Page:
Do you know these 10 Key facts about GDPR for Accountants?

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10 key facts about GDPR

Compliance with the EU General Data Protection Regulation (GDPR) from 25 May 2018 requires significant changes to how accountancy firms handle client data to complete jobs, such as tax returns and processing financial records, as well as data used for marketing purposes.

Meeting GDPR compliance isn’t a “click and forget”, once-a-year activity. You need to entwine the protection of personal data into the fabric of your firm.

1. Accountancy firms will need to comply with GDPR by 25 May 2018.

2. GDPR compliance is your firm’s responsibility as “data controller and data processor”.

3. You will need to understand your supply chain, for example, if you hold data in cloud-based backup software, you’ll need to know exactly where that data is held and replicated.

4. Certain personal data breaches must be reported to the Information Commissioner’s Office (ICO) within 72 hours.

5. Privacy Impact Assessments become compulsory under certain circumstances. This will mean your firm reviewing how Personal Data about your clients is requested, sent to you and how it’s stored. Specific attention needs to be paid on your tax return process as some of this data is perceived as sensitive.

6. Your clients’ consent to providing their data must be freely given, specific, informed, and unambiguous. Make sure you provide clear Terms and Engagement around how their data will be processed.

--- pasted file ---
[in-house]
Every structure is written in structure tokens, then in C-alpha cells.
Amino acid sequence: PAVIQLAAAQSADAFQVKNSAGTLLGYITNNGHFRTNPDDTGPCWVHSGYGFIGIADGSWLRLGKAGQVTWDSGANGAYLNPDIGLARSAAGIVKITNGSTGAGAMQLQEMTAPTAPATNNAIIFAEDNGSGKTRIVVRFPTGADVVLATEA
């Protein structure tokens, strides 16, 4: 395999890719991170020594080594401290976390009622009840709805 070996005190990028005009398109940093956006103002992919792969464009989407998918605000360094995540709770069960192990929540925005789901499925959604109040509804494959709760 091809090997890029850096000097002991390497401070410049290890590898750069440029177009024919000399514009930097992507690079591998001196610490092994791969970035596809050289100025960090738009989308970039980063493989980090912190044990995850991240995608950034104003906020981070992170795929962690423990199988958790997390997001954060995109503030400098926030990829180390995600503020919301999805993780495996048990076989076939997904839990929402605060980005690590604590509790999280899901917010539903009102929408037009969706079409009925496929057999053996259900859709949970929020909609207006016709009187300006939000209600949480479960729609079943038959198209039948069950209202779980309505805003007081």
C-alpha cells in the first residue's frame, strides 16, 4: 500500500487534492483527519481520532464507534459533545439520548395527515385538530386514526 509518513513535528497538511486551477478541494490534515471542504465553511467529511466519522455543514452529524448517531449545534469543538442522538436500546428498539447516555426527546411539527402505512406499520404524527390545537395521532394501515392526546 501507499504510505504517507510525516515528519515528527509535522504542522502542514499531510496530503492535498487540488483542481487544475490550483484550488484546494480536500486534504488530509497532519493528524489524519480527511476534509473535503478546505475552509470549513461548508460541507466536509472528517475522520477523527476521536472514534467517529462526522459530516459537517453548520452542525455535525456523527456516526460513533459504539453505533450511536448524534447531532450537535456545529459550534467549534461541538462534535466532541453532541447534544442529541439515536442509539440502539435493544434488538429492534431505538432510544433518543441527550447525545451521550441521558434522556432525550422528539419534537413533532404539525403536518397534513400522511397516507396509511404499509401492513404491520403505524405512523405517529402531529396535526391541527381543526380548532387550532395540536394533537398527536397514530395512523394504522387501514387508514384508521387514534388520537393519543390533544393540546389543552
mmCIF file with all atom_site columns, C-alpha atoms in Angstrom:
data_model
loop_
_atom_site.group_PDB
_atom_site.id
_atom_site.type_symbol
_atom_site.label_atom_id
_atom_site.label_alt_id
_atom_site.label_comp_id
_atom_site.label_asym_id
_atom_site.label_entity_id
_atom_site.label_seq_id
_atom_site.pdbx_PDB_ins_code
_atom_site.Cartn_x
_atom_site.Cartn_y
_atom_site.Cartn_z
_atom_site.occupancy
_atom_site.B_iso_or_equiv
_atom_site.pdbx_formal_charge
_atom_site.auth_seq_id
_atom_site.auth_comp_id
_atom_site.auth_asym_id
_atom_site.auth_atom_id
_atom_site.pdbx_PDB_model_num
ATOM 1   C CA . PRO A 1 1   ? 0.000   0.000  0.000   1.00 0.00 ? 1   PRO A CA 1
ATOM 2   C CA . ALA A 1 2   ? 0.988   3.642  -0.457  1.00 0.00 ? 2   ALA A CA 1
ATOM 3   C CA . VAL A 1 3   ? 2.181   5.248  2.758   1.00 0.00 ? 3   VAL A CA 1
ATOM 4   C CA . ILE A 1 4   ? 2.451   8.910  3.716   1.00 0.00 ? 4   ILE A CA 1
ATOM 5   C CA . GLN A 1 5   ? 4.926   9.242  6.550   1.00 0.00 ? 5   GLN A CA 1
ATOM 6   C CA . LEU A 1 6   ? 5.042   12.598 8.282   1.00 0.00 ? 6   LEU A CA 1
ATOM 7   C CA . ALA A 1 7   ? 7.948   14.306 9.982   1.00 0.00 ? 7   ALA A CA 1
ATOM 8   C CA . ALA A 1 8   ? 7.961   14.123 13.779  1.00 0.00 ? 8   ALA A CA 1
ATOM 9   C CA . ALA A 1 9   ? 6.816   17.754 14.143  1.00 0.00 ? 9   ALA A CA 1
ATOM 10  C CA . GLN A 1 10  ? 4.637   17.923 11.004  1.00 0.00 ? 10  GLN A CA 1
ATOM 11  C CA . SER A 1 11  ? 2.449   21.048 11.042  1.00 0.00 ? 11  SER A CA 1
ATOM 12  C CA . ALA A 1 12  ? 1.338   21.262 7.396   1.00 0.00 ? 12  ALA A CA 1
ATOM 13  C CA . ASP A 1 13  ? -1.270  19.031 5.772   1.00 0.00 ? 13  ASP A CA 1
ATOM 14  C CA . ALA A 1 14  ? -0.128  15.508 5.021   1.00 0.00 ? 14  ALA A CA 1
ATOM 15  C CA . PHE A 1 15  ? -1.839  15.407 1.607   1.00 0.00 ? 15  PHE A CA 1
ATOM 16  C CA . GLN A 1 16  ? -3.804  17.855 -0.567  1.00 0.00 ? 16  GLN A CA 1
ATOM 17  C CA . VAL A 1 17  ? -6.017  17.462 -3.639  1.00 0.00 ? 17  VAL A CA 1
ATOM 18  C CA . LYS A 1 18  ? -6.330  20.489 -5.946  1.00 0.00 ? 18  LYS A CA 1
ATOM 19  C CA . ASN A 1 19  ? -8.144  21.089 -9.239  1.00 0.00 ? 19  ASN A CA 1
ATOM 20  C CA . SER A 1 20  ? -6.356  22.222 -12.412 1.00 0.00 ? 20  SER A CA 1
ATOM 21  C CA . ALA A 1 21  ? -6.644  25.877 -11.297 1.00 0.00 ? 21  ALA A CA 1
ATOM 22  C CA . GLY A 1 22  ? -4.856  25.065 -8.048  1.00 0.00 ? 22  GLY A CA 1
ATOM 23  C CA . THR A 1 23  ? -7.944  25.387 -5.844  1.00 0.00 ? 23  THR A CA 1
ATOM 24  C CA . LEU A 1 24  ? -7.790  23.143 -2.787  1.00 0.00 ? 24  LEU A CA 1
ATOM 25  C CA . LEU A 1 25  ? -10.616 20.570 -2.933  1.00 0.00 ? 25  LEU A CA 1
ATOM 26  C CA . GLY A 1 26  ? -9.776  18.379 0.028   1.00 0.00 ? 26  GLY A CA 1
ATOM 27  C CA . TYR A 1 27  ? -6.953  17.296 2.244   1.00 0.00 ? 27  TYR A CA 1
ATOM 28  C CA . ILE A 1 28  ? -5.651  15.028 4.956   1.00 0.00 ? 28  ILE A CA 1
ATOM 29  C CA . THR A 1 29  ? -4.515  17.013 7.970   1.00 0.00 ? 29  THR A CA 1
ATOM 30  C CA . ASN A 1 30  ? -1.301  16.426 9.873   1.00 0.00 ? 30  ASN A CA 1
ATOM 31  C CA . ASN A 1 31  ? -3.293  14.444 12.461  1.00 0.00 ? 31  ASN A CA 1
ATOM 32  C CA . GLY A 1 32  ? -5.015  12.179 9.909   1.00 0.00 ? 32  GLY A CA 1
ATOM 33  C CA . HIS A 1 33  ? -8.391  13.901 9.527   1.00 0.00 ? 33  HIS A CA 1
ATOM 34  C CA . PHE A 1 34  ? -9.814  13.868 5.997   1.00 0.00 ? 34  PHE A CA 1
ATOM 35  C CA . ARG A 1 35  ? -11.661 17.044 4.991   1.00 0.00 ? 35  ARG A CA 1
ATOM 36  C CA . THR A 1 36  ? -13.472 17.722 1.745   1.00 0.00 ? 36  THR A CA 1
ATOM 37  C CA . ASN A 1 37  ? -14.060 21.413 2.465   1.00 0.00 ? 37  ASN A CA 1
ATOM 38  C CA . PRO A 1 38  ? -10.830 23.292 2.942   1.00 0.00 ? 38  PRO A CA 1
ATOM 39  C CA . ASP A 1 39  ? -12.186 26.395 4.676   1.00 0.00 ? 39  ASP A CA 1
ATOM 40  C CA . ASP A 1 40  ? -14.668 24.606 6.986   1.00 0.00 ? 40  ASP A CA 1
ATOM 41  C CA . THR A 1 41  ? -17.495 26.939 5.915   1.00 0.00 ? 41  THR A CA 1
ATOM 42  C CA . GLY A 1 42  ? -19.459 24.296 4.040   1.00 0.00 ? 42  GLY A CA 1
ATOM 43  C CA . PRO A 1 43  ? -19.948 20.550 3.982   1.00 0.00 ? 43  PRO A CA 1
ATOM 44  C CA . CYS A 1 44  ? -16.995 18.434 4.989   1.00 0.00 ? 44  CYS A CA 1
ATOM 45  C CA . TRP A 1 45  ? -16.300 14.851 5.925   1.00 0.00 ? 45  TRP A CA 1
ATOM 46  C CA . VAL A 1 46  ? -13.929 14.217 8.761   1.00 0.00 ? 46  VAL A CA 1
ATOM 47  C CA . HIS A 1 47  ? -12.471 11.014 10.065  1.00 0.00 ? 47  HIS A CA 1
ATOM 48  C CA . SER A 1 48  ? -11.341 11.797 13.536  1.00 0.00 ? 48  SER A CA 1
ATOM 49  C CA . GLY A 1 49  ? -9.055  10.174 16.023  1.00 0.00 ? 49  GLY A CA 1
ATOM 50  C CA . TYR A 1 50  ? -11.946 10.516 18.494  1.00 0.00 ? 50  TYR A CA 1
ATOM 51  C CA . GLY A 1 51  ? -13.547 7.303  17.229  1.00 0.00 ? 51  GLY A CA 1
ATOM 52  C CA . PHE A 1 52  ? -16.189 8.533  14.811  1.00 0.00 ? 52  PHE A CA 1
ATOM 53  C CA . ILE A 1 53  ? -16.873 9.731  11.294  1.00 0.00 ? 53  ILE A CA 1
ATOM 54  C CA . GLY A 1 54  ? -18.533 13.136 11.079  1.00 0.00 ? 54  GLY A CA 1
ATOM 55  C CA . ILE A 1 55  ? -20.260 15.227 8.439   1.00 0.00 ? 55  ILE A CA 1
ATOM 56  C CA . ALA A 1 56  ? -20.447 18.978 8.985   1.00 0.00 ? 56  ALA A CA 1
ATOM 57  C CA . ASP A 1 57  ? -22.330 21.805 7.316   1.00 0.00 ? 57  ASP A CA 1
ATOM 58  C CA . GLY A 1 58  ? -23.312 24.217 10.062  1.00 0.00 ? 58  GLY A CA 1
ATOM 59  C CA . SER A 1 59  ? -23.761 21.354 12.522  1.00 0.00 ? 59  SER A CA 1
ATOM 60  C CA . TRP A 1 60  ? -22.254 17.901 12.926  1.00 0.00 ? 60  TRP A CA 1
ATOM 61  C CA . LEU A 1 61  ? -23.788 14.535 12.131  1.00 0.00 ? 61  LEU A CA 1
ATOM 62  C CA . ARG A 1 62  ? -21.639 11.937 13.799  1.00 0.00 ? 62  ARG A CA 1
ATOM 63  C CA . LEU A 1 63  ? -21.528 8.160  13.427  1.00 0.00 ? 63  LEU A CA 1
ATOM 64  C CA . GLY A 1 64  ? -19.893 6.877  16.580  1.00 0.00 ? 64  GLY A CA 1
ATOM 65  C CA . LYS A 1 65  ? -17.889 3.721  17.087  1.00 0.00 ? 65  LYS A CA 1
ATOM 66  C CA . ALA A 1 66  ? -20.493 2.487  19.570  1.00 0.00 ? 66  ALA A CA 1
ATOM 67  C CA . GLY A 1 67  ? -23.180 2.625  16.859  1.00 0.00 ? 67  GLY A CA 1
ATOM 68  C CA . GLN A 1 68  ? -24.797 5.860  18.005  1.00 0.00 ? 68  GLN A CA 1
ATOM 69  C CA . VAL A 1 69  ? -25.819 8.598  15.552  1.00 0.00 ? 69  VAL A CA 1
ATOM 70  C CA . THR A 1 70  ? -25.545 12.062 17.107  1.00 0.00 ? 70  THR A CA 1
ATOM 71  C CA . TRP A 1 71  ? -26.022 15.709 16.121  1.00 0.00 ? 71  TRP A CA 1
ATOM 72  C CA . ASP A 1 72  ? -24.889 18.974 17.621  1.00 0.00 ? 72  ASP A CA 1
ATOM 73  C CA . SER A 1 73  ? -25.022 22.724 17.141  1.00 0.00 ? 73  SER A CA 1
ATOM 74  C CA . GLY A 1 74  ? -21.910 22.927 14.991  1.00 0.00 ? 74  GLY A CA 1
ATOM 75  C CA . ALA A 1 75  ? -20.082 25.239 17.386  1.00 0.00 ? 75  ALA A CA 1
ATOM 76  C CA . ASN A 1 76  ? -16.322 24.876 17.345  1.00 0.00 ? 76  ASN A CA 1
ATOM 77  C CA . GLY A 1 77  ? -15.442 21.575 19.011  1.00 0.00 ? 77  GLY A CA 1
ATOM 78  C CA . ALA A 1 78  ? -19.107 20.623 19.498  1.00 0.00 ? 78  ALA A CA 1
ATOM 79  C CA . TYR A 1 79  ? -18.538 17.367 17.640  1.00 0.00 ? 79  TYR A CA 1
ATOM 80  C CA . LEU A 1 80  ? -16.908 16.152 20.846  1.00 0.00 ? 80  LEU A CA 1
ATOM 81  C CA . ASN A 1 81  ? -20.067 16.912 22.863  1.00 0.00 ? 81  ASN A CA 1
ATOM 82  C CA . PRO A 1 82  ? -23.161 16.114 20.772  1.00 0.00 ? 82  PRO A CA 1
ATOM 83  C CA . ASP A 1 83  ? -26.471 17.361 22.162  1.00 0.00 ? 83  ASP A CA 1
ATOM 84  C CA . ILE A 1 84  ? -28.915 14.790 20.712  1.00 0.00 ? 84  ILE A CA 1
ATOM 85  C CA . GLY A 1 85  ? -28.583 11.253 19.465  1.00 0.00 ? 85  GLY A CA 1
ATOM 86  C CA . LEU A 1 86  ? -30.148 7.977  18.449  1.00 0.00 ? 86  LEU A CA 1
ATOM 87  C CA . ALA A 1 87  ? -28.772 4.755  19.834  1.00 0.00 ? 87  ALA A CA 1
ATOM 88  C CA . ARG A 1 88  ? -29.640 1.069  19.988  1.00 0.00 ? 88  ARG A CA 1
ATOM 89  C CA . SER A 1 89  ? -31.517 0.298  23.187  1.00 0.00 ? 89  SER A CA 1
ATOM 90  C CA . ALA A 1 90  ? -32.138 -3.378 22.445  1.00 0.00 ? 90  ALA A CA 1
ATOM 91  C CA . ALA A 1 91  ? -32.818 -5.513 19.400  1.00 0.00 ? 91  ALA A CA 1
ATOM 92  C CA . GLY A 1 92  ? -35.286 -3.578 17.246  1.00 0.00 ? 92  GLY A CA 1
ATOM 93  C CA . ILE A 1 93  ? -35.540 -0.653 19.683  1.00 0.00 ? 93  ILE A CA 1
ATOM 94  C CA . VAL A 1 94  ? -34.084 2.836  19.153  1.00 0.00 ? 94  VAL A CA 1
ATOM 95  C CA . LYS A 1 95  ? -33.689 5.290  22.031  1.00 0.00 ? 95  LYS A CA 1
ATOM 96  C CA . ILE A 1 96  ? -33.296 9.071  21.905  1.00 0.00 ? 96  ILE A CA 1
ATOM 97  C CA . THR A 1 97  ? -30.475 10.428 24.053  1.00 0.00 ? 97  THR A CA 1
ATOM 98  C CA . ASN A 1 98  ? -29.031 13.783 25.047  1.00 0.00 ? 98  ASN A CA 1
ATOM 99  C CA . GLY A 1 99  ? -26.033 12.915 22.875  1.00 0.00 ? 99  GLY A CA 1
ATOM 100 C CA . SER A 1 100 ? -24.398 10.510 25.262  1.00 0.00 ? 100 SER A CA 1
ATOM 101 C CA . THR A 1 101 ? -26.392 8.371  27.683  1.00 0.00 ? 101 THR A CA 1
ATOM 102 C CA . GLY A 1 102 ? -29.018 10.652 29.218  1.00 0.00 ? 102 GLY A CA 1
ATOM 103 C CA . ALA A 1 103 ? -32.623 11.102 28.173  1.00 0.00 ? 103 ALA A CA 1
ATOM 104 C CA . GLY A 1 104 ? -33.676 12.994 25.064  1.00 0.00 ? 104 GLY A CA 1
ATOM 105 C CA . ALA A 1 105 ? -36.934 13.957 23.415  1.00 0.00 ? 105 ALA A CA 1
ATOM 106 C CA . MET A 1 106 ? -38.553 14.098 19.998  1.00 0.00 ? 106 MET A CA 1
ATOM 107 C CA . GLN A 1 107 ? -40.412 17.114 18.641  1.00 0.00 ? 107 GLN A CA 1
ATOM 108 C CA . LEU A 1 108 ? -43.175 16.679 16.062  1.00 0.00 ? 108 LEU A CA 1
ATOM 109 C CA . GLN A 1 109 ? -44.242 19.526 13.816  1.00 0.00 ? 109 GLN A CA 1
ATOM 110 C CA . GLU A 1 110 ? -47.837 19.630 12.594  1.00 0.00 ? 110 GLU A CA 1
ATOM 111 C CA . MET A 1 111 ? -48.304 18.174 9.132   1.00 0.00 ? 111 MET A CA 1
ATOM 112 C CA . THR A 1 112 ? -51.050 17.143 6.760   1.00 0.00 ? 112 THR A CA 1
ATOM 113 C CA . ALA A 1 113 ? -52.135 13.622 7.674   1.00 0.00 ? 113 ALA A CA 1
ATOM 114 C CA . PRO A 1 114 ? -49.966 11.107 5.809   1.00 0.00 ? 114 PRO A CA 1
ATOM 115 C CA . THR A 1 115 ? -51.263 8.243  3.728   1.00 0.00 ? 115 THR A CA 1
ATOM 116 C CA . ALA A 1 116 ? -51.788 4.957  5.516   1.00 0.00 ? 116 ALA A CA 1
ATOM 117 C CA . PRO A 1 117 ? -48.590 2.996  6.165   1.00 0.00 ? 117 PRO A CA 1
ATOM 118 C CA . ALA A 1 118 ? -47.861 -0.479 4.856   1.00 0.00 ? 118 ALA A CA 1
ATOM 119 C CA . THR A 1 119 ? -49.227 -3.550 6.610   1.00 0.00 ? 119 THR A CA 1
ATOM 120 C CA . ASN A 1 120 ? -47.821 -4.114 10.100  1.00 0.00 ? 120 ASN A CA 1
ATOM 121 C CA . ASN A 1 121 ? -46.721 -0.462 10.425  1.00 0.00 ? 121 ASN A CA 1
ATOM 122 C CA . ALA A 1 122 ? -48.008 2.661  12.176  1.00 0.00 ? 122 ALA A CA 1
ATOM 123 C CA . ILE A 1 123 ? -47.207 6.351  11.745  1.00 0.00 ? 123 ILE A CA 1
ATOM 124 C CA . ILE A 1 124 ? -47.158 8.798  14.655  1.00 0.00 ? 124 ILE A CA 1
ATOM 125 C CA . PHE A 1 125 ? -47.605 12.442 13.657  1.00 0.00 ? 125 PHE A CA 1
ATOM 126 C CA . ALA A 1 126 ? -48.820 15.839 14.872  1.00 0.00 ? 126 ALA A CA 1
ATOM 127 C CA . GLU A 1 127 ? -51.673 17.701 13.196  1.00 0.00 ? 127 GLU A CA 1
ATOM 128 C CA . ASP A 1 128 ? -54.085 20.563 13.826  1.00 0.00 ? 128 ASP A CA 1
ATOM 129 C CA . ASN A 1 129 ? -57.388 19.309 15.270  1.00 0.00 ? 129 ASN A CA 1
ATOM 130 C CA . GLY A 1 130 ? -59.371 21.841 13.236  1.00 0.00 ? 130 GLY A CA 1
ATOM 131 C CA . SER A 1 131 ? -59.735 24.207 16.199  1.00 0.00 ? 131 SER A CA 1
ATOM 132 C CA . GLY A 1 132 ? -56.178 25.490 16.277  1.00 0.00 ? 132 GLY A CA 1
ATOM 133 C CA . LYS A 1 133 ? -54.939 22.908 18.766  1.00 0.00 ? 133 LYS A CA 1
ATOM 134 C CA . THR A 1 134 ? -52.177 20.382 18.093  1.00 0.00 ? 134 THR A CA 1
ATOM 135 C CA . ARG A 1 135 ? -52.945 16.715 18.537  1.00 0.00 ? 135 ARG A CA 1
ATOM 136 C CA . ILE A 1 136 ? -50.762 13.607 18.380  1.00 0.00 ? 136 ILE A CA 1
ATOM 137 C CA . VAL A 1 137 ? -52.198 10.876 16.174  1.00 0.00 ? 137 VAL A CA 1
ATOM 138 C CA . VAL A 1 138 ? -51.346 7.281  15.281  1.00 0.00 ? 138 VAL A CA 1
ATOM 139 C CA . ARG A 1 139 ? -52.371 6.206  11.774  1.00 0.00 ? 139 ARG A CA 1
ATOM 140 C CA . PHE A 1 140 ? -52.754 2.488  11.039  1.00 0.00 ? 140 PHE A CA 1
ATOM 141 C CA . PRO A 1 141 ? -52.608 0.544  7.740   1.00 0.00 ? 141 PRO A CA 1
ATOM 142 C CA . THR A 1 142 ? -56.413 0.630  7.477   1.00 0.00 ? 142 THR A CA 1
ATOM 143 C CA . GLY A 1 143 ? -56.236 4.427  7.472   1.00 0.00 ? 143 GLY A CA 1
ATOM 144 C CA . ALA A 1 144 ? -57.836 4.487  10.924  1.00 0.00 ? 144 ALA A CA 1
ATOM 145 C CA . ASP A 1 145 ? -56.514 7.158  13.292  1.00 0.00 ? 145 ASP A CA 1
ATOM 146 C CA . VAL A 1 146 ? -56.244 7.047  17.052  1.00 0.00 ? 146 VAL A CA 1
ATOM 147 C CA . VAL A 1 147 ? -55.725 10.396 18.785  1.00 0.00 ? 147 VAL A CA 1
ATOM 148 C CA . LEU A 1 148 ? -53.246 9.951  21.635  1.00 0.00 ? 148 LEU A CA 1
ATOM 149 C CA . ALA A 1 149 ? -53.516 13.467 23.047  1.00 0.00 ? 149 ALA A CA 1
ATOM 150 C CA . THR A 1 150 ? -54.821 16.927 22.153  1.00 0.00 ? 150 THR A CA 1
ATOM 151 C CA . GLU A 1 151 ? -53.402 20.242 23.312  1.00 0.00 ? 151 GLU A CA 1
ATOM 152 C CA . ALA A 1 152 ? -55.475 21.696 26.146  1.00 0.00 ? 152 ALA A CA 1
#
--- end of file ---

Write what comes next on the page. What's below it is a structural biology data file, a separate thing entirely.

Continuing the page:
7. Offering generic opt-ins to contact such as ‘passing data on to third parties for marketing purposes’ will not count as being fully informed. Best practice is to provide a tick box option for opt-ins at the end of any correspondence with your clients.

8. Clients may have the ‘right to be forgotten’ – i.e. to have their personal data permanently erased. Where your firm is legally required to keep the data, such as storing a Personal Tax Return for 7 years, your firm may not have to comply with this request.

9. Your clients have the right to opt out of certain types of automated processing (what do you mean by processes do you mean email marketing) and email marketing.

10. Businesses in possession of the data must also notify other known holders of the data that consent has been withdrawn and data should be erased.

Want to learn more about GDPR for accountants?

For more information and how to assess gaps in your practice's processes, read the full blog.

You can also watch our free on-demand GDPR webinar with Ian Cooper for trusted answers on the new GDPR regulations – specific to the accountancy industry.